The stakes do get higher when we’re writing for publication, but we can show our work to beta readers and ask them to focus on the areas that worry us. If a literary agent is interested in our work, she’ll point out any problem areas. Our editor will too. Mine alerted me to sensitivity around the word invalid for a person with a long-lasting illness, because the spelling is the same as for the invalid that means not valid and is pronounced differently. I was surprised, but I found another word. And I learned something.
Another thing about publishing: Timid writing doesn’t stand up well, in my opinion. If publication is our goal, we should take a stand and write boldly.
Here’s a confession: I read reader reviews on Goodreads. Not everyone likes my books. For example, some readers (many!) are grossed out by Ogre Enchanted (which I’m reading on Facebook at the moment, if you’re interested. Reading my books there is my effort to provide comfort during the pandemic. You can find my page by typing in my name.) Okay. My sense of humor is pretty broad, excepting only meanness and stereotypes, but some people don’t go for it. They have that right. My editor was untroubled, so I felt I had license to be a little outrageous. Readers have a right to dislike any or all of my books, and I have a right not to be too concerned as long as I wrote the best book I could.
If we don’t experiment, we rob ourselves of some of the greatest values of writing: the opportunity to explore, to find out about ourselves, to discover what we can do, to see what surprising ideas we can come up with. We need freedom for that. We don’t get freedom by self-censoring.
Of course we can research an issue we’re not sure how to address. Say we want our character to go mad, for example, we can research mental illness, which is a very big field, but we can narrow it down. We can read memoirs by people who suffered from the kind of mental illness that interests us. Memoirs will give us an inside look.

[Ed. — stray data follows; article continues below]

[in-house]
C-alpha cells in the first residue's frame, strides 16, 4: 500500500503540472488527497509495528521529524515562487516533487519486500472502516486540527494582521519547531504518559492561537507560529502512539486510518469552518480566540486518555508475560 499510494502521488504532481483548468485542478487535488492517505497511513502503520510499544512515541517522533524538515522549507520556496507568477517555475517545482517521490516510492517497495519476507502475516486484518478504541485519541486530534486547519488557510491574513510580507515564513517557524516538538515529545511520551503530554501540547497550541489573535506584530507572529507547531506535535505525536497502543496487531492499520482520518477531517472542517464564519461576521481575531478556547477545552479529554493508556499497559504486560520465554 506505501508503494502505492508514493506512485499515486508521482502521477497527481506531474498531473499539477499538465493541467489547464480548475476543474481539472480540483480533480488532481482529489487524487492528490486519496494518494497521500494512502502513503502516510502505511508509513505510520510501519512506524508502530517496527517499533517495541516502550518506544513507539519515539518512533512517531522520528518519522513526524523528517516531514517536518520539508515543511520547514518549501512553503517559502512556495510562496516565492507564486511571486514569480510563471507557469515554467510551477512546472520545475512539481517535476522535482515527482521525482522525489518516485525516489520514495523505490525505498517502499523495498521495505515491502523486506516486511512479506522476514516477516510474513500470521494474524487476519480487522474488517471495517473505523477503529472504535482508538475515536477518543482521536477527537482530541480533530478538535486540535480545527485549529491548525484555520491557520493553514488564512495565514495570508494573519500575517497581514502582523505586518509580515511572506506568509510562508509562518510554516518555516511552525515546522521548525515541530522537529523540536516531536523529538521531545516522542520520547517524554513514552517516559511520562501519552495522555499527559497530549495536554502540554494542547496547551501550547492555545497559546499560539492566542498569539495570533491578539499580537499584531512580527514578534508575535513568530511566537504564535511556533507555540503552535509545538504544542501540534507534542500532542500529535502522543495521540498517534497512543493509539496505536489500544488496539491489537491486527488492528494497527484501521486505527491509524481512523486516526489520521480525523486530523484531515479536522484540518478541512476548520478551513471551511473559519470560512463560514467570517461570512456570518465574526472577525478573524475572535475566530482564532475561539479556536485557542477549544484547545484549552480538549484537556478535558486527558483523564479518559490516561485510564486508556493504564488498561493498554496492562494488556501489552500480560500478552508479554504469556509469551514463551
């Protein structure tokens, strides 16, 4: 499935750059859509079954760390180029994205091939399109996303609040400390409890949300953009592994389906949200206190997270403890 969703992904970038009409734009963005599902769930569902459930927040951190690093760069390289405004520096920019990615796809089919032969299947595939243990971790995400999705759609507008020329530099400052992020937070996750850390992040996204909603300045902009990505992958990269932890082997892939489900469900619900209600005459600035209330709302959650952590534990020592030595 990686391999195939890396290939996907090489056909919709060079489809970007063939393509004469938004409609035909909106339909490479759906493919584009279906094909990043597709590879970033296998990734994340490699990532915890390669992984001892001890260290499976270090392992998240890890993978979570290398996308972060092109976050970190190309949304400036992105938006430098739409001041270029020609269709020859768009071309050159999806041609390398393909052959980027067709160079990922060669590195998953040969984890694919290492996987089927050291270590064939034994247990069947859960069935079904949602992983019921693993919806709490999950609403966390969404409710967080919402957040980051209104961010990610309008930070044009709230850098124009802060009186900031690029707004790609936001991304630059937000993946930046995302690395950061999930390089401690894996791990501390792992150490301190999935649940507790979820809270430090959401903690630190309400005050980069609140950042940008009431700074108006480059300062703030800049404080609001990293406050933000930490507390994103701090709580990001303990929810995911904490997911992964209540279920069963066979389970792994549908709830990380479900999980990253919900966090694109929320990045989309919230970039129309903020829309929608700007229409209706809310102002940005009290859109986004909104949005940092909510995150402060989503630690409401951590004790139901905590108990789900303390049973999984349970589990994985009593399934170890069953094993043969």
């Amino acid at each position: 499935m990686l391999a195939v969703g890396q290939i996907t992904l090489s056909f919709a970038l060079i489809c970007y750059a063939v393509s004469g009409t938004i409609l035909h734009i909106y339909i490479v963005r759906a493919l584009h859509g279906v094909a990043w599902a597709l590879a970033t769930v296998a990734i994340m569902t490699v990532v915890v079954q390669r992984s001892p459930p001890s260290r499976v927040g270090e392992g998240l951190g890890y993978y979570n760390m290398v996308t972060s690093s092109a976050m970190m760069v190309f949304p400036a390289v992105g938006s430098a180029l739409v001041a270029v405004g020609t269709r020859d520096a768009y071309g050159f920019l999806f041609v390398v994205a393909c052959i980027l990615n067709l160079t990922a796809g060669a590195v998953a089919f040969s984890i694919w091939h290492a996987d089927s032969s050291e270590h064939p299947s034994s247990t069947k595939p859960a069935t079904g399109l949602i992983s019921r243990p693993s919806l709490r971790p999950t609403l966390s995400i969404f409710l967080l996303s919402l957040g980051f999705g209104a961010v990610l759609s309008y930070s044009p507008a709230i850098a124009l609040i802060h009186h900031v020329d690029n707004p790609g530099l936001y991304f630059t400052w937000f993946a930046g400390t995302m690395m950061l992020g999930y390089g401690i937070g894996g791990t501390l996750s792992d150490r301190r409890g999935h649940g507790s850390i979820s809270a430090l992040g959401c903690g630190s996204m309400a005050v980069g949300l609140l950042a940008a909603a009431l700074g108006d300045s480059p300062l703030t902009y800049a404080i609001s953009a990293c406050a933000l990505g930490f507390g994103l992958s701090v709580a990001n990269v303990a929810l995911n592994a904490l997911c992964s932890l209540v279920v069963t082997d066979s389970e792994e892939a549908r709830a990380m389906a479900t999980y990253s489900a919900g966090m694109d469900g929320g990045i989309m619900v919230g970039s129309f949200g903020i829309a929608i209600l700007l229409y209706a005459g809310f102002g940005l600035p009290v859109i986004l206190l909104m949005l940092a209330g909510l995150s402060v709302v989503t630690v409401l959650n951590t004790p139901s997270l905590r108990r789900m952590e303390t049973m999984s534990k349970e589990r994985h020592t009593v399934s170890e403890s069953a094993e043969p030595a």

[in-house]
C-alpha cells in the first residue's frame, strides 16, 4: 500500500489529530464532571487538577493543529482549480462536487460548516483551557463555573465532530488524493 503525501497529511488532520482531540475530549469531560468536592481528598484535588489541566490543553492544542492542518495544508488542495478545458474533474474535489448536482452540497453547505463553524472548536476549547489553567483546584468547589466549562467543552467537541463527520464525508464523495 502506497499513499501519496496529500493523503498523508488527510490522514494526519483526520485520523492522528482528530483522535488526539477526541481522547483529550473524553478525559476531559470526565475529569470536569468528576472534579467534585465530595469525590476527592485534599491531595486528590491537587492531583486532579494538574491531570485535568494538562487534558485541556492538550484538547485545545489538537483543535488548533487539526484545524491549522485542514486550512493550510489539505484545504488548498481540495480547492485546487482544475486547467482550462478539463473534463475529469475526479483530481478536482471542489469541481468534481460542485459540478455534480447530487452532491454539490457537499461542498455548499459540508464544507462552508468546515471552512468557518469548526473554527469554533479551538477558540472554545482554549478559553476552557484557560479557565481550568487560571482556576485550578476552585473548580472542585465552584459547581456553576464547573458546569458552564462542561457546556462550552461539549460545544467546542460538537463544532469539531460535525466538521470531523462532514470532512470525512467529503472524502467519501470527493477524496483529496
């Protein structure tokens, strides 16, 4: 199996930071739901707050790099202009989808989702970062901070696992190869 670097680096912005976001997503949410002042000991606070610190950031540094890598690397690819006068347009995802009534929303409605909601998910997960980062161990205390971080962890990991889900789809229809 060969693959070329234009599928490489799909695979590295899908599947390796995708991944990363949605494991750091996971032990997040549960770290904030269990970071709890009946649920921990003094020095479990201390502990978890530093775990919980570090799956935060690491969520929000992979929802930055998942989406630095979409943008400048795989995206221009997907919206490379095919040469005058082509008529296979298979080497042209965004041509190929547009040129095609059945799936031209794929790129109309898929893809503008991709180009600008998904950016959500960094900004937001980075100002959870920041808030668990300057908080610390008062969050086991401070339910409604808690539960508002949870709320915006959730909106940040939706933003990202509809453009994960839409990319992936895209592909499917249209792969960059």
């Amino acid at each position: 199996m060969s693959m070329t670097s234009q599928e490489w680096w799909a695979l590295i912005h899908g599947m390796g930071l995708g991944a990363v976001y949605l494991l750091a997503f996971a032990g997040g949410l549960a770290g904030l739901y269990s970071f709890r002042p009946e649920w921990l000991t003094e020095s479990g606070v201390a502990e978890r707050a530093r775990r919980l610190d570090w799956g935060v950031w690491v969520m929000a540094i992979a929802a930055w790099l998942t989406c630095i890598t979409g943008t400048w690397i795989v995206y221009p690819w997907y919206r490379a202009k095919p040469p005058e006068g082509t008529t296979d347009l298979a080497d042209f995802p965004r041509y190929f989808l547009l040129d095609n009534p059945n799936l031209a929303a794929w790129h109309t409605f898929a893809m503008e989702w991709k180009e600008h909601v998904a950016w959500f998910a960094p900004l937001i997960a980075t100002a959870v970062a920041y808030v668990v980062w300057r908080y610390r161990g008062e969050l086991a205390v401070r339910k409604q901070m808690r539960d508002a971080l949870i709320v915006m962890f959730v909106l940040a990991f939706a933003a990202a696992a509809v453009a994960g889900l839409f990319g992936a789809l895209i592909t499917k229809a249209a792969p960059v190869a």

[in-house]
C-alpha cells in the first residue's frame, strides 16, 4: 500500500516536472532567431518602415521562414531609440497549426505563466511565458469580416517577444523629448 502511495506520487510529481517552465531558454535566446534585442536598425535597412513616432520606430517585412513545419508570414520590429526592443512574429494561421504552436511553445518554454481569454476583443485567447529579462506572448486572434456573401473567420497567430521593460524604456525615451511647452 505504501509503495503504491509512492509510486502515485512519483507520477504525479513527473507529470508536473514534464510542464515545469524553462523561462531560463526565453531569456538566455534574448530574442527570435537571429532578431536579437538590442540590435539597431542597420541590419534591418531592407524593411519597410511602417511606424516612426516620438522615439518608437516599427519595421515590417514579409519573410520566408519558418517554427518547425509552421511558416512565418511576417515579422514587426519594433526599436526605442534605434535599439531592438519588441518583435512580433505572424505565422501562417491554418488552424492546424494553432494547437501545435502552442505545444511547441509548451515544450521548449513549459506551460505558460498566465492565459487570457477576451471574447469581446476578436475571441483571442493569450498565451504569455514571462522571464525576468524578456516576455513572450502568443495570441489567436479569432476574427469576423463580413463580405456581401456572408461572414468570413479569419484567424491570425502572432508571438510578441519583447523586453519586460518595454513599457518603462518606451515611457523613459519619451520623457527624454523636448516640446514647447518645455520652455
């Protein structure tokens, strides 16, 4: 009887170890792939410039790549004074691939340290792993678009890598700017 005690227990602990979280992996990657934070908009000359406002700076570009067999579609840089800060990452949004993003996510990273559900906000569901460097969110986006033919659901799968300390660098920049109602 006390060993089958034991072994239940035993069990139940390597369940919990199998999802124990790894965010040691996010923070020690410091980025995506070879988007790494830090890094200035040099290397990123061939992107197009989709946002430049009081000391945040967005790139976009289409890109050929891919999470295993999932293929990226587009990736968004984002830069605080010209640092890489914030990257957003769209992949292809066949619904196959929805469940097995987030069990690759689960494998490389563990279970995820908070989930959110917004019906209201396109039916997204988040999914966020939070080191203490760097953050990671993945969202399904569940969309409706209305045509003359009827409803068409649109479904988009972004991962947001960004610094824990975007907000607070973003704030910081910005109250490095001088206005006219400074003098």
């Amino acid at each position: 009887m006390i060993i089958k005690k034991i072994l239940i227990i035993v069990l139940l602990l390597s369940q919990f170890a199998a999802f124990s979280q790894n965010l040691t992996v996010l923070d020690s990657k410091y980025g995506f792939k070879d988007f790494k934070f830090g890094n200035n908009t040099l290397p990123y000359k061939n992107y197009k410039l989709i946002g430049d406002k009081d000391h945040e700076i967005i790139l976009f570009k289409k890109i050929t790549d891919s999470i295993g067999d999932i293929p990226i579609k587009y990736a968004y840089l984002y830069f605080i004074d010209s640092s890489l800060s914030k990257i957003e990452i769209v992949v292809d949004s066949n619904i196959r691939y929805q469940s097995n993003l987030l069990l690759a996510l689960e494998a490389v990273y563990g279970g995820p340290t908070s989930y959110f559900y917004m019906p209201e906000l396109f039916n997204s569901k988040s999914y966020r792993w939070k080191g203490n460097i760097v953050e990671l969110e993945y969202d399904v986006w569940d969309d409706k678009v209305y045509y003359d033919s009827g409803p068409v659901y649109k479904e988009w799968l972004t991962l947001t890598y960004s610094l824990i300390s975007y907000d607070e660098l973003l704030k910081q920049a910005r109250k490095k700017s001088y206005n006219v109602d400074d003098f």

Naturally, people who suffer from depression, for instance, don’t experiences it identically. It may be worthwhile to read the voices of at least two people who’ve been depressed and then use our imaginations to invent our own character with this illness. This does not mean that our depressed character has to be good. She can be our villain. The depression can be part of her evil or aside from it.
My historical novel, A Ceiling Made of Eggshells, as you may remember, is told from the POV of a Jewish girl in late medieval Spain. I’m Jewish but I don’t represent all Jews, and I certainly don’t represent medieval Jews. I’m not religious, and I didn’t have much of a religious education. The experience of a more orthodox Jew would be very different from mine. Mostly, I relied on my research.
In children’s literature, there’s a move toward “own voices,” the telling of stories about marginalized communities by members of the communities. Following “own voices,” a writer wouldn’t write from the POV of, say, a Vietnamese-American unless she herself was a member of that group. Here are two interesting and thoughtful links that discuss this: https://www.hbook.com/?detailStory=christopher-myers-talks-with-roger and https://mgbookvillage.org/2019/08/09/the-struggle-between-diversity-and-ownvoices/.
If we’re not writing for publication, though, we can write in any voice. We can read about the war in Vietnam and imagine ourselves a Vietnamese child during the war. Without doing a very lot of research–not only about the war but also about customs, religion, daily life, etc. in Vietnam–we’ll certainly get it wrong. Even with the research, we’re likely to get some of it wrong, but the effort will be a wonderful exercise of sympathy in our development as a writer, and we can move some of what we learned into other stories, maybe as the basis for fantasy.
I hope the message of this post is a shout for freedom. Please write what you’re drawn to, which, more than anything else, will make your writing authentic. We can’t control what other people think, so let them think it.
Here are three prompts:
• Write a version of “Hansel and Gretel” in several voices: the witch, the mother or father who wants to lose the children, Gretel who thinks Hansel is a pest, and Hansel who craves independence. You can try this more than one way, changing which characters are sympathetic (or maybe none are).
• At a national debate your MC draws a very unpopular position to argue, a position she disagrees with: say, euthanasia for dogs who growl more than once at strangers, or, more seriously, the death penalty for children who commit certain crimes. Or a topic you choose. She argues so well she wins the debate and finds herself despised by the people she cares about and hated on social media. Write the story.
• Read Hamlet or a synopsis. Write a modern-day version, in prose or verse. Hamlet not only seeks truth but also right action once he discovers that his mother and his uncle really did murder his father.
Have fun, and save what you write!